4. Health trackers + your doctor + you = great partners.

As a health warrior for over 40 years, my mission is to share with patients every possible tool to enable them to transform and optimize their health. As far as I’m concerned, any device that helps patients do the work, more accurately and more mindfully, represents an important step up from mainstream medicine’s disease and crisis-focused care. Though it’s taken a while for health tracking devices to evolve from da Vinci’s 15th-century drawings of mechanical pedometers into the sophisticated wearable tools they’ve at last become, I am really excited by their life-changing potential and I urge everyone who is committed to their health to take advantage.

5. Knowledge—and data—is power for both patient and practitioner.

Whether I’m working with a newbie patient looking to get a handle on a health problem, a high-level business type looking to gain an edge, or simply a healthy person looking to stay that way, health tracking has become an important part of my diagnostic and therapeutic package. When I can integrate information gleaned from face-to-face consultations with a patient’s health history, test results and their most up-to-date health tracking data, true health transformation is well within reach. Being able to grasp the totality of a patient’s health readout and develop a custom plan that can change the course of their lives is one of the most rewarding aspects of what I do—and I look forward to doing it every day!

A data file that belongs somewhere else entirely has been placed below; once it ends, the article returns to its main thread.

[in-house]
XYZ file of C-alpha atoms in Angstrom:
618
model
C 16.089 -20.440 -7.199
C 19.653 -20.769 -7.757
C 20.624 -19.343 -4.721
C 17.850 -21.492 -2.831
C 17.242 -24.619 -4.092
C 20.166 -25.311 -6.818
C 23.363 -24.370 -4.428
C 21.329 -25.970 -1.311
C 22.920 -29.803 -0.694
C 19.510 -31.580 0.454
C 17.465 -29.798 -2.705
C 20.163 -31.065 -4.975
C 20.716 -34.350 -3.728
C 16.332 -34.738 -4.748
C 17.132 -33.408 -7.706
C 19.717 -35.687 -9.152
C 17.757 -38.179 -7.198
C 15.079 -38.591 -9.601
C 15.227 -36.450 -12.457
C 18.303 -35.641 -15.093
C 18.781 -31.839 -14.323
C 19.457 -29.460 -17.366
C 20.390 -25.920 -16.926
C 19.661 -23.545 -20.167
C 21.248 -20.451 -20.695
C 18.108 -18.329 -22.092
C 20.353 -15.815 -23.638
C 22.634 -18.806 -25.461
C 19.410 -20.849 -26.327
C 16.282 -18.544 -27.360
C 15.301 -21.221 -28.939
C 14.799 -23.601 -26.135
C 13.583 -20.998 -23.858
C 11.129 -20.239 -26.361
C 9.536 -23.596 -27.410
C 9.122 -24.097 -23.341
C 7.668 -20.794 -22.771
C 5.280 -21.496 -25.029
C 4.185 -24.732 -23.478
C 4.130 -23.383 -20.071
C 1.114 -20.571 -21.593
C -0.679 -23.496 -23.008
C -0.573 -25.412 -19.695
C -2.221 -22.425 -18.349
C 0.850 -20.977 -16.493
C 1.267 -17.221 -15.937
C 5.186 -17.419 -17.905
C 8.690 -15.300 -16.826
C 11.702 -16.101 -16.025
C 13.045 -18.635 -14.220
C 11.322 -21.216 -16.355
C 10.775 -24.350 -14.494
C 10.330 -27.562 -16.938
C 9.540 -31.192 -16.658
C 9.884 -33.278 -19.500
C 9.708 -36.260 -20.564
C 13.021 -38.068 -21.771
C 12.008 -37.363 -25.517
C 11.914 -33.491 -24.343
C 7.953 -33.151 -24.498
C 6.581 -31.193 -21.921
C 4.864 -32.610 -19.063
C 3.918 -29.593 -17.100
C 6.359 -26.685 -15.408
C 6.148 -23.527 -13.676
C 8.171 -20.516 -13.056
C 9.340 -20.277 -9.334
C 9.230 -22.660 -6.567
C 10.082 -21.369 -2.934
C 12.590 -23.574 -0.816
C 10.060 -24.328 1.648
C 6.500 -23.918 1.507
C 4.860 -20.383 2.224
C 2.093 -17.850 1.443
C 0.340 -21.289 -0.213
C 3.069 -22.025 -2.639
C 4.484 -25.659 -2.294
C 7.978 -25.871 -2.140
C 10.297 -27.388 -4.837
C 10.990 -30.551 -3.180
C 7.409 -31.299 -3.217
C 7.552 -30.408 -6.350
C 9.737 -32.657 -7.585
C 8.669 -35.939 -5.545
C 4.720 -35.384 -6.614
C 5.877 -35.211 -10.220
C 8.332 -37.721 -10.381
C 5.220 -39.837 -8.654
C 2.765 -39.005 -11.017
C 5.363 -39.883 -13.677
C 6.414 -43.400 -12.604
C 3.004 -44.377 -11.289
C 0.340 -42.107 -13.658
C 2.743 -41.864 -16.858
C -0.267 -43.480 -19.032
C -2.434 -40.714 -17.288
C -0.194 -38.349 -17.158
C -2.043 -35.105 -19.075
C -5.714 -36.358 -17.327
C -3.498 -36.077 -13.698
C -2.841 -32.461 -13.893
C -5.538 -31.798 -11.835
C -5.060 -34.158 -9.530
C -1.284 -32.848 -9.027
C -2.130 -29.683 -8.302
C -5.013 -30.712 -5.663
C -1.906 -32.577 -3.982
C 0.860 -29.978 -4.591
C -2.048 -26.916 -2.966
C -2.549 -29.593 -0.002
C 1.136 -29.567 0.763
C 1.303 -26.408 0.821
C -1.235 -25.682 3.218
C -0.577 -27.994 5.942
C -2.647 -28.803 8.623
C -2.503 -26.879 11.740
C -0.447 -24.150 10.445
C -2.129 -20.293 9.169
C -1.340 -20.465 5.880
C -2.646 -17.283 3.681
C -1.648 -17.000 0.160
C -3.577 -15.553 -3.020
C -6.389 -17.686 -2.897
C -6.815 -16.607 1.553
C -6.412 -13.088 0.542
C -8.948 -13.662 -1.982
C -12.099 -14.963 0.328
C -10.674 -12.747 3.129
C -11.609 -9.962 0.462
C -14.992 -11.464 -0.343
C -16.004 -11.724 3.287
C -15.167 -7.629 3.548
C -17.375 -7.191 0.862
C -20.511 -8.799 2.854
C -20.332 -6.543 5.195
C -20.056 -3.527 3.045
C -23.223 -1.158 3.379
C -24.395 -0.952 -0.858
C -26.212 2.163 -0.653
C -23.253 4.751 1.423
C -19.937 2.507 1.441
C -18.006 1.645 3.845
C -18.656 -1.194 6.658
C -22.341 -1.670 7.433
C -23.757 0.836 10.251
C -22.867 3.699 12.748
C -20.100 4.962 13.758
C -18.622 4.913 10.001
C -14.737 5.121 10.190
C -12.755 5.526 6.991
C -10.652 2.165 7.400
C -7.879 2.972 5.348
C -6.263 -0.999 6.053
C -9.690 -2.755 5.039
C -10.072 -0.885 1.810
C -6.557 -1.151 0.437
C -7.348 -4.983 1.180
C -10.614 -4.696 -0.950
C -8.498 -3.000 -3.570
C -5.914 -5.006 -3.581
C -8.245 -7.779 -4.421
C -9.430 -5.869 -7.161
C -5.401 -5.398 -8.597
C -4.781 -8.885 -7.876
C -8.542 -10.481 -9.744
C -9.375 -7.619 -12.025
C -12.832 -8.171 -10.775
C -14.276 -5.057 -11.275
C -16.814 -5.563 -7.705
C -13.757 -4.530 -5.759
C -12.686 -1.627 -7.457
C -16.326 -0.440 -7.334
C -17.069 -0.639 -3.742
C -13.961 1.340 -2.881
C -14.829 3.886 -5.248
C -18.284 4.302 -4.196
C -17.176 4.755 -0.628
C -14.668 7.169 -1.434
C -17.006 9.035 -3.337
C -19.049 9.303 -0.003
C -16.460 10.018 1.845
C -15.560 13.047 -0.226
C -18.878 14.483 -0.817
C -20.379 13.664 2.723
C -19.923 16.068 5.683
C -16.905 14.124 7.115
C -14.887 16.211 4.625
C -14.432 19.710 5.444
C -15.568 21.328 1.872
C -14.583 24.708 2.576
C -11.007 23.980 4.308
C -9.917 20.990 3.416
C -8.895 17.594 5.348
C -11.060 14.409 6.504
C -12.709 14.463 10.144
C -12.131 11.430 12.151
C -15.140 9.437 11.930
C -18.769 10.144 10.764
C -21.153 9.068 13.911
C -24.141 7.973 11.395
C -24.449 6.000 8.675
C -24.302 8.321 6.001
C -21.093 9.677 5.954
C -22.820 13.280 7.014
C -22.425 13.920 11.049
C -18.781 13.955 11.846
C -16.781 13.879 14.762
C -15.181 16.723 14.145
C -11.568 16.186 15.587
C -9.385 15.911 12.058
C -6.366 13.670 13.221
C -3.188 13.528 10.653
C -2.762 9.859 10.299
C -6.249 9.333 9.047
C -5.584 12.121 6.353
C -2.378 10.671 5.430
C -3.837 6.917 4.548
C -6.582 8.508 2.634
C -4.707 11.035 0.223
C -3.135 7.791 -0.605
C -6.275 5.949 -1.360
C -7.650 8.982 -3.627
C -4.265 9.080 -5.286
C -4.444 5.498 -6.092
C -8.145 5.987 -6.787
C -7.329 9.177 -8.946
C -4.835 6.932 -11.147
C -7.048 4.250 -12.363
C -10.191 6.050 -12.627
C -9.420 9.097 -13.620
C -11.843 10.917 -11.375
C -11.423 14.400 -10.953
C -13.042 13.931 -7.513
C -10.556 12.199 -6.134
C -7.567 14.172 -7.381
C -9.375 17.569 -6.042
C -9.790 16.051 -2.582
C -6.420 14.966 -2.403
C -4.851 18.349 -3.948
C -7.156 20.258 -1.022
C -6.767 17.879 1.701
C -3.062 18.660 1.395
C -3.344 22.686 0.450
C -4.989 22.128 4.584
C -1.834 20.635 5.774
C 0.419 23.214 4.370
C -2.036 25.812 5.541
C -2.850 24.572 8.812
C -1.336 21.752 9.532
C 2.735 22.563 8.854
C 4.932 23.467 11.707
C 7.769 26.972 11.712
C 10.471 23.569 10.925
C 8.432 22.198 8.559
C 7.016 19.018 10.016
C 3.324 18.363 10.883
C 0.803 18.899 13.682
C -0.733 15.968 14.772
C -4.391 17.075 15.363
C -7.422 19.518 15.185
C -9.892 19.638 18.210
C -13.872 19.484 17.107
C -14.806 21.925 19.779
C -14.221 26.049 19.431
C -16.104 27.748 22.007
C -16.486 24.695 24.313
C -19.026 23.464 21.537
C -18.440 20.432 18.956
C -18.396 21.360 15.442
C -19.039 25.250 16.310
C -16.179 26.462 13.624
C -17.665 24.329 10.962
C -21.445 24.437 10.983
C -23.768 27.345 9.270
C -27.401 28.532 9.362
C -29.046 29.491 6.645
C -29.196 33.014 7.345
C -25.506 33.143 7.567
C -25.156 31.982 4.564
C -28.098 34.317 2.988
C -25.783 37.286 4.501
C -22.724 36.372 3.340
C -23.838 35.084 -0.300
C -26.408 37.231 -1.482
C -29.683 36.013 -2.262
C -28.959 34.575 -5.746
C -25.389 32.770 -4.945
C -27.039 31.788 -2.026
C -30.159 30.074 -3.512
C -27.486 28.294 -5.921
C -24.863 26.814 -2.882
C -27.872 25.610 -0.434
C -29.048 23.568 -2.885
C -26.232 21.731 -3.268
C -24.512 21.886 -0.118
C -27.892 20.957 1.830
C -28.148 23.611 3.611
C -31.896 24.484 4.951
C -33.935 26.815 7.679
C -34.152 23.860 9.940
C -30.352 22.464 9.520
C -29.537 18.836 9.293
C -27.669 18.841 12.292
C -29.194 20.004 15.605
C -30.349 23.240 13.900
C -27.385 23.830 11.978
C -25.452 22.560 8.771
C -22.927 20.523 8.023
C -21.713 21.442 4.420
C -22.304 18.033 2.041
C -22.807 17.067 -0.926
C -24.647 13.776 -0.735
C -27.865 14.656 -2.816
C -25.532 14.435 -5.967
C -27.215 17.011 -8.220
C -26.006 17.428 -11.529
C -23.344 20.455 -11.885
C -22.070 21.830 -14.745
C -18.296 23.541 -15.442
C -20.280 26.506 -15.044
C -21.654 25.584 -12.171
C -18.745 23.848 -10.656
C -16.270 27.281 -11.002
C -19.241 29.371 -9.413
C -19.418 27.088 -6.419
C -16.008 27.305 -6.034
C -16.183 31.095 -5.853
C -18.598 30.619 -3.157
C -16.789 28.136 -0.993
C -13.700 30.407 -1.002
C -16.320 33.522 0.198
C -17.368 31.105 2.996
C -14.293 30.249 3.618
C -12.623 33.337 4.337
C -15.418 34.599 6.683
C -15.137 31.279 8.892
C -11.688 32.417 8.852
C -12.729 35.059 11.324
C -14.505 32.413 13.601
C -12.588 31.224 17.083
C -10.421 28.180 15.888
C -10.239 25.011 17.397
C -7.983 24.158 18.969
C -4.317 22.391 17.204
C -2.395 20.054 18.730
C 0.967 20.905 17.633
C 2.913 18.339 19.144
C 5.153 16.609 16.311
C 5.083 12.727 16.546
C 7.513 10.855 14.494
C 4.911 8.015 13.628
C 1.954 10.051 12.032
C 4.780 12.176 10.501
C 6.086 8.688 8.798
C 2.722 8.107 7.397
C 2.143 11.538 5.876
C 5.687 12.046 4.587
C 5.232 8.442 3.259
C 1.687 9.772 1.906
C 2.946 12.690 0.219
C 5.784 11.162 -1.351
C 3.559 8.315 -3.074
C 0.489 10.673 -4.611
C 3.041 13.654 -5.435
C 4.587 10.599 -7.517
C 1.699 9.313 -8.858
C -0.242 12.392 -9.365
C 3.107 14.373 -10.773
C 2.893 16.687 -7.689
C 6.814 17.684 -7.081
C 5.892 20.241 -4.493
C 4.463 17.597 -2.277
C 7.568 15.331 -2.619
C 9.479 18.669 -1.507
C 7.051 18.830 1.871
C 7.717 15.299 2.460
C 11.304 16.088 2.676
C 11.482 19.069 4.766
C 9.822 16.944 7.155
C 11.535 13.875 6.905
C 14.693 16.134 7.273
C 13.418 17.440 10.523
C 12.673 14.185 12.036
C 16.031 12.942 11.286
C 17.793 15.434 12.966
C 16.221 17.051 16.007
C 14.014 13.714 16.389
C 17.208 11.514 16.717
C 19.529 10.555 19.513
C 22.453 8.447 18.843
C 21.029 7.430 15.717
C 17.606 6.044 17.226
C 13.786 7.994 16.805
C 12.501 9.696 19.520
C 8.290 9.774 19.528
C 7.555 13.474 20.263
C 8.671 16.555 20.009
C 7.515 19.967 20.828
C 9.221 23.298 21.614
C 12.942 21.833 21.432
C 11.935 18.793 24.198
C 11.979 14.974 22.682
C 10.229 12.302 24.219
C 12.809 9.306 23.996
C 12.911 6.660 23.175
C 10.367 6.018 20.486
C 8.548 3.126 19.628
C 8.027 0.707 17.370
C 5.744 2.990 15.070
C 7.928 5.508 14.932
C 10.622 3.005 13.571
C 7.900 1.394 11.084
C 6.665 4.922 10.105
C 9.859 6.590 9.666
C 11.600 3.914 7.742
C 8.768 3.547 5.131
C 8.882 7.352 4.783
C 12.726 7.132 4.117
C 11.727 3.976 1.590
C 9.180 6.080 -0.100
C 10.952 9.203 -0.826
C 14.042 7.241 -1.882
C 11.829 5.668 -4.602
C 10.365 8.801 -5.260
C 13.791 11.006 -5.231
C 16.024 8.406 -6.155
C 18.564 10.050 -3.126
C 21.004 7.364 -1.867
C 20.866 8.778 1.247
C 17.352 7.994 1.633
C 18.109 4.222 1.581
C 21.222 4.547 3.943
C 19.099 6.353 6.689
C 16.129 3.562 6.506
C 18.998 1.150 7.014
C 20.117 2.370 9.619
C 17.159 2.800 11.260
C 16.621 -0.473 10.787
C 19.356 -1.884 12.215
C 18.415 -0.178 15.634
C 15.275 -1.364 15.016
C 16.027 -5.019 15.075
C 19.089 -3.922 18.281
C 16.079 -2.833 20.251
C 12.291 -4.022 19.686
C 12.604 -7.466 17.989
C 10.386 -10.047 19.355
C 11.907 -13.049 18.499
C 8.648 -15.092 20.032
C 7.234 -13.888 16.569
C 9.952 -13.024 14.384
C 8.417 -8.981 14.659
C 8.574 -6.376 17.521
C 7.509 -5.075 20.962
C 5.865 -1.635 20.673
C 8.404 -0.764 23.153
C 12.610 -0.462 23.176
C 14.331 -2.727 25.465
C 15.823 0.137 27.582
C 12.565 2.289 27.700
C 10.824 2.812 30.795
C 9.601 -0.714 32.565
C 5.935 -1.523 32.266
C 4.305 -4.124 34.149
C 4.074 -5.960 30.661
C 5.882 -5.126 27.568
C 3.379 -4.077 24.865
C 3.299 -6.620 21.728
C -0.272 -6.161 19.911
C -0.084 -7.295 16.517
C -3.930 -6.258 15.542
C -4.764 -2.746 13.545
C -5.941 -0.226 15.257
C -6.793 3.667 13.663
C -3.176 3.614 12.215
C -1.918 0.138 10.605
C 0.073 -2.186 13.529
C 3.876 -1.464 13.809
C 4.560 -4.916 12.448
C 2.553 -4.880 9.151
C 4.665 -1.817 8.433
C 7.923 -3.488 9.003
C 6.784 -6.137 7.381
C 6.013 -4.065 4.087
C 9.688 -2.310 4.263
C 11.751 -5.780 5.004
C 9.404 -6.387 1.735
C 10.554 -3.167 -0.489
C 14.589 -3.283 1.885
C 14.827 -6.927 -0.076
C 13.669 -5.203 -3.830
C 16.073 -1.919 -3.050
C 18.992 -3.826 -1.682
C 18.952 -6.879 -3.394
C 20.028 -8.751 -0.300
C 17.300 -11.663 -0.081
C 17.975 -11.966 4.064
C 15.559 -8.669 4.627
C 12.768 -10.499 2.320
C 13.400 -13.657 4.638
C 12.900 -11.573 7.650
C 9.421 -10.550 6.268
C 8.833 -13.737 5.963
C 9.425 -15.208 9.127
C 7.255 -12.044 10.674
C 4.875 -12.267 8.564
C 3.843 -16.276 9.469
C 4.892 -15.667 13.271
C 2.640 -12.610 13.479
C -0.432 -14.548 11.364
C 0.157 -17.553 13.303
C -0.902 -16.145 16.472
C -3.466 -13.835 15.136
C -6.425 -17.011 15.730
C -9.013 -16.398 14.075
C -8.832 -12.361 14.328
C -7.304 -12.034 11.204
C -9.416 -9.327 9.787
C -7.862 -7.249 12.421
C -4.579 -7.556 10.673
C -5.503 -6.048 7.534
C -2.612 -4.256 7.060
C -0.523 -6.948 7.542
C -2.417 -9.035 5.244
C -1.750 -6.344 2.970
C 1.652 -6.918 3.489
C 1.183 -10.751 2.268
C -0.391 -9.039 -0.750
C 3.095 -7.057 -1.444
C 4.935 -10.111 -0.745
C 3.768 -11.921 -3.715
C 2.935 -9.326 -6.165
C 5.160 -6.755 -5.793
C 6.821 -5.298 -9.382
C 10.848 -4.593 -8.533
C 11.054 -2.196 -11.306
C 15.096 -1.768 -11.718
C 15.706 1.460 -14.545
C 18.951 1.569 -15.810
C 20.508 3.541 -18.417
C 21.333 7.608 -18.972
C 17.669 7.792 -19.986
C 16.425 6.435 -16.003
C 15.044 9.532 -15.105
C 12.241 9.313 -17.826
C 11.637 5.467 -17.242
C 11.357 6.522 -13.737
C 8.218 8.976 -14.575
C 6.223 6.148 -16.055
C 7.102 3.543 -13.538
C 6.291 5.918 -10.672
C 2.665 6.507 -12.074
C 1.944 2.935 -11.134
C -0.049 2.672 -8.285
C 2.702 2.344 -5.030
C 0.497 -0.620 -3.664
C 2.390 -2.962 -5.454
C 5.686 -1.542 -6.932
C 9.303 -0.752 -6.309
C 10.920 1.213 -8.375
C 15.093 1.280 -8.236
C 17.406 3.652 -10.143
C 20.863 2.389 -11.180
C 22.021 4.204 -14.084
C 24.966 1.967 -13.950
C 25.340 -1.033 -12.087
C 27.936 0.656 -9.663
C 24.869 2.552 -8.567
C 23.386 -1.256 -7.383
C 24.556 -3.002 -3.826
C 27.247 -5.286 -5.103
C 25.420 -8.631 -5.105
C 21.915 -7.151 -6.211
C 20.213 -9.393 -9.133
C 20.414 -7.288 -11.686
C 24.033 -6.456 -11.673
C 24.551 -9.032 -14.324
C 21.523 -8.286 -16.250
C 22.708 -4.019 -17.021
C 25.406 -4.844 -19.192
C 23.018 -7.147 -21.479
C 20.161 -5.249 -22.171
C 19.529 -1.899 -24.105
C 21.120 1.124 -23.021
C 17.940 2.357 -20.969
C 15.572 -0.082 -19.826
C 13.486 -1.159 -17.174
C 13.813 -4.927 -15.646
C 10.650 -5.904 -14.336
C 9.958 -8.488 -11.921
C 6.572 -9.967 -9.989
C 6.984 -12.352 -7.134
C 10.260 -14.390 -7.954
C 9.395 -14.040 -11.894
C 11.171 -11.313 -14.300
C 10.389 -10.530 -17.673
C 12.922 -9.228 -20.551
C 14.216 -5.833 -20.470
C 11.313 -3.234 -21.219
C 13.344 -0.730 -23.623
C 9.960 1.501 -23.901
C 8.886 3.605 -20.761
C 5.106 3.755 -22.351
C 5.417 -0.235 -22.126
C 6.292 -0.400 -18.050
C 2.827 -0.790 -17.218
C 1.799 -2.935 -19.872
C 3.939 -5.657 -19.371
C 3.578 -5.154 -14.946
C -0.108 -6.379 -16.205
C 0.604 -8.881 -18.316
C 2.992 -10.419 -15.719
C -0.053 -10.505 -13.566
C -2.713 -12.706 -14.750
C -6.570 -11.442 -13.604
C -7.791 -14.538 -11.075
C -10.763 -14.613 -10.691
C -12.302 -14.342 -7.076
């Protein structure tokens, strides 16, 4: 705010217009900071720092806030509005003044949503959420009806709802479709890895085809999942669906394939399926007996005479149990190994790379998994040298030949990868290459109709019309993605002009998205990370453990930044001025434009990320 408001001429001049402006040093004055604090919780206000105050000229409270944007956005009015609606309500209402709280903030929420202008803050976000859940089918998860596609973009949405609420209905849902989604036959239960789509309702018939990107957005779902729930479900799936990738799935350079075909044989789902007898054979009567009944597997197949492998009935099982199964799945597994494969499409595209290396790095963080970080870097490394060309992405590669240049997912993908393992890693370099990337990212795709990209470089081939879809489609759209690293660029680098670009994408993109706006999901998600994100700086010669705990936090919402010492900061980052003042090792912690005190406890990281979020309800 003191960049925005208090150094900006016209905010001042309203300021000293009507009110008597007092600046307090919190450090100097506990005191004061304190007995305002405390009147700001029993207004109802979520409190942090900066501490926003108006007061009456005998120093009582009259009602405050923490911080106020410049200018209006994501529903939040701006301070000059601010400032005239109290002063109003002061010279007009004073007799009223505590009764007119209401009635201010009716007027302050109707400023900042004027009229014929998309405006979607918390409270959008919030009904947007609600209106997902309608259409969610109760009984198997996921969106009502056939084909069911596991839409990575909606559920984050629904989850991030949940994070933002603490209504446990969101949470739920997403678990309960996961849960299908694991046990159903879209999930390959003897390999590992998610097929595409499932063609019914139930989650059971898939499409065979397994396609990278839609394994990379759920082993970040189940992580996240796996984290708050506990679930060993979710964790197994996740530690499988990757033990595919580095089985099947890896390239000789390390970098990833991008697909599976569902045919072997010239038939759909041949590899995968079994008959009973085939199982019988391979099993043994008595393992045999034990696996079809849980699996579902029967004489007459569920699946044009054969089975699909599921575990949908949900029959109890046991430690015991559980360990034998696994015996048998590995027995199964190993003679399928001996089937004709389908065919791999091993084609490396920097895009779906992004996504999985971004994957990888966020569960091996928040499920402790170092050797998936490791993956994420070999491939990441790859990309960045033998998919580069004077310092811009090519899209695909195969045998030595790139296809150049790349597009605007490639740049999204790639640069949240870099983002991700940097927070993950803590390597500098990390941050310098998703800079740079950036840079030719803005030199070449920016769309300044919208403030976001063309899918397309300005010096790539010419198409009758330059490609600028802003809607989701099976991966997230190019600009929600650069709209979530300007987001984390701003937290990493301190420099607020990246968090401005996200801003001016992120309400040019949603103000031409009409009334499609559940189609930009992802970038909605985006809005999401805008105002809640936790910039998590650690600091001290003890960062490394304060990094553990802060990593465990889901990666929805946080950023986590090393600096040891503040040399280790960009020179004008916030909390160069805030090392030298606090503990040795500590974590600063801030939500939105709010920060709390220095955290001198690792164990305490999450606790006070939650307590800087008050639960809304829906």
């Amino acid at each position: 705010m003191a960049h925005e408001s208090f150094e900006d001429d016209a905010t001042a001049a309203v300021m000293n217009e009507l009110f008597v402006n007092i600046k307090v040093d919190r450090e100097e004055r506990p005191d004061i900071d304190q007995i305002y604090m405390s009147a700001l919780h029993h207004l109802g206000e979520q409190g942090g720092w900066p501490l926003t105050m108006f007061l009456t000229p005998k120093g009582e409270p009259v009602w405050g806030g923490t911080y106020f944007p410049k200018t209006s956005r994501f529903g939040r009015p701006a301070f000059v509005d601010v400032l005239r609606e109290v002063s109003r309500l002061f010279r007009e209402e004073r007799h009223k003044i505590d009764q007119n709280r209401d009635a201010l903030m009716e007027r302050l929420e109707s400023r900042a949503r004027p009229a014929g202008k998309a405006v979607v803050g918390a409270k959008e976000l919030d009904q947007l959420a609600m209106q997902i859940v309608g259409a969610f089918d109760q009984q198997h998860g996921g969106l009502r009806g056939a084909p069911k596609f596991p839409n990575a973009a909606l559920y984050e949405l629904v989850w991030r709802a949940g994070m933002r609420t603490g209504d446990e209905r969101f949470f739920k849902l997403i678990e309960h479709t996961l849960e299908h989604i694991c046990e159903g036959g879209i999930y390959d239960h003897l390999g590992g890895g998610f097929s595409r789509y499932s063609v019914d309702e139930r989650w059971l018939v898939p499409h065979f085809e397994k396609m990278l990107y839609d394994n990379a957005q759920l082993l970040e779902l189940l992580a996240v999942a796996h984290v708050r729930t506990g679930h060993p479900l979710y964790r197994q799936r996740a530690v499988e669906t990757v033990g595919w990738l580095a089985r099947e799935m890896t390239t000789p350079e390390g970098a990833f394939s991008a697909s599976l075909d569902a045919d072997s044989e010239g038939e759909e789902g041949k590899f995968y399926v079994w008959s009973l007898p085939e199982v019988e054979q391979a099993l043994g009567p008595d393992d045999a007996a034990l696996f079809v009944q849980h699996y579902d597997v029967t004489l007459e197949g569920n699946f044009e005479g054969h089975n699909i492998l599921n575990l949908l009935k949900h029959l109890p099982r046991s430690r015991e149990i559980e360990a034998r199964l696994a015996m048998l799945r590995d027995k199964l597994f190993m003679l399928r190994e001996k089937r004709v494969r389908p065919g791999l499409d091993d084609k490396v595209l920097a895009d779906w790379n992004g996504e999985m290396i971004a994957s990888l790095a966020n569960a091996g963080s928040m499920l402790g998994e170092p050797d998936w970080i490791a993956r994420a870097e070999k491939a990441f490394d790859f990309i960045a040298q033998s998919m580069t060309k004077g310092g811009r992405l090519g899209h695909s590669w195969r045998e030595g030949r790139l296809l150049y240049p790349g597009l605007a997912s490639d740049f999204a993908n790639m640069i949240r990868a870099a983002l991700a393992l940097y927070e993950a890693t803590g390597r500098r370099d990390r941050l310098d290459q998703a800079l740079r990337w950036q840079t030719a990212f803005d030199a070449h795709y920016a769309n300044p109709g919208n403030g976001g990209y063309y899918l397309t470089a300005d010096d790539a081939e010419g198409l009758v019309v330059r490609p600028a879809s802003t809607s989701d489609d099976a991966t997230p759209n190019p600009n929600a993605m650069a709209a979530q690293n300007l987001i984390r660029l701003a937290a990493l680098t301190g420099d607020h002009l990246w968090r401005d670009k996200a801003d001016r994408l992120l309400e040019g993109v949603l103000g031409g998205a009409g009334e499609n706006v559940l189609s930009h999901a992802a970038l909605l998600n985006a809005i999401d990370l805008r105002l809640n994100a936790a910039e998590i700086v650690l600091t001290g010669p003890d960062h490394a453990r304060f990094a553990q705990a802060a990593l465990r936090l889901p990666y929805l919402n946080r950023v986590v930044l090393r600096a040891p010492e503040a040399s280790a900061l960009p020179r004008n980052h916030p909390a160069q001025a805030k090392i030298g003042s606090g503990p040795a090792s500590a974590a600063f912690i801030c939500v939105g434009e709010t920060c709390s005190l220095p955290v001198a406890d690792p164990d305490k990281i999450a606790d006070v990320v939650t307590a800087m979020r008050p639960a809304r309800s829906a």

6. Health trackers benefit every aspect of health.

Health tracking functions, in effect, as the “canary in the coal mine,” picking up clues to health irregularities long before they may make themselves known as troublesome symptoms or get picked up on an annual physical. Let’s say diabetes or heart disease runs in your family. Yes, there is a genetic component here, but by making better lifestyle choices, and tracking how your body responds, you may well be able to postpone or circumvent these diseases completely. It’s about giving yourself a sense of control over diseases that might otherwise control you. During the pandemic, health tracking showed its value and opened a lot of eyes, by enabling patients to keep a close eye on their health—and respond accordingly—despite the challenges of obtaining in-person health care during that time. Score one for the trackers (and the self-monitoring benefits few of us might ever have imagined back in 2019).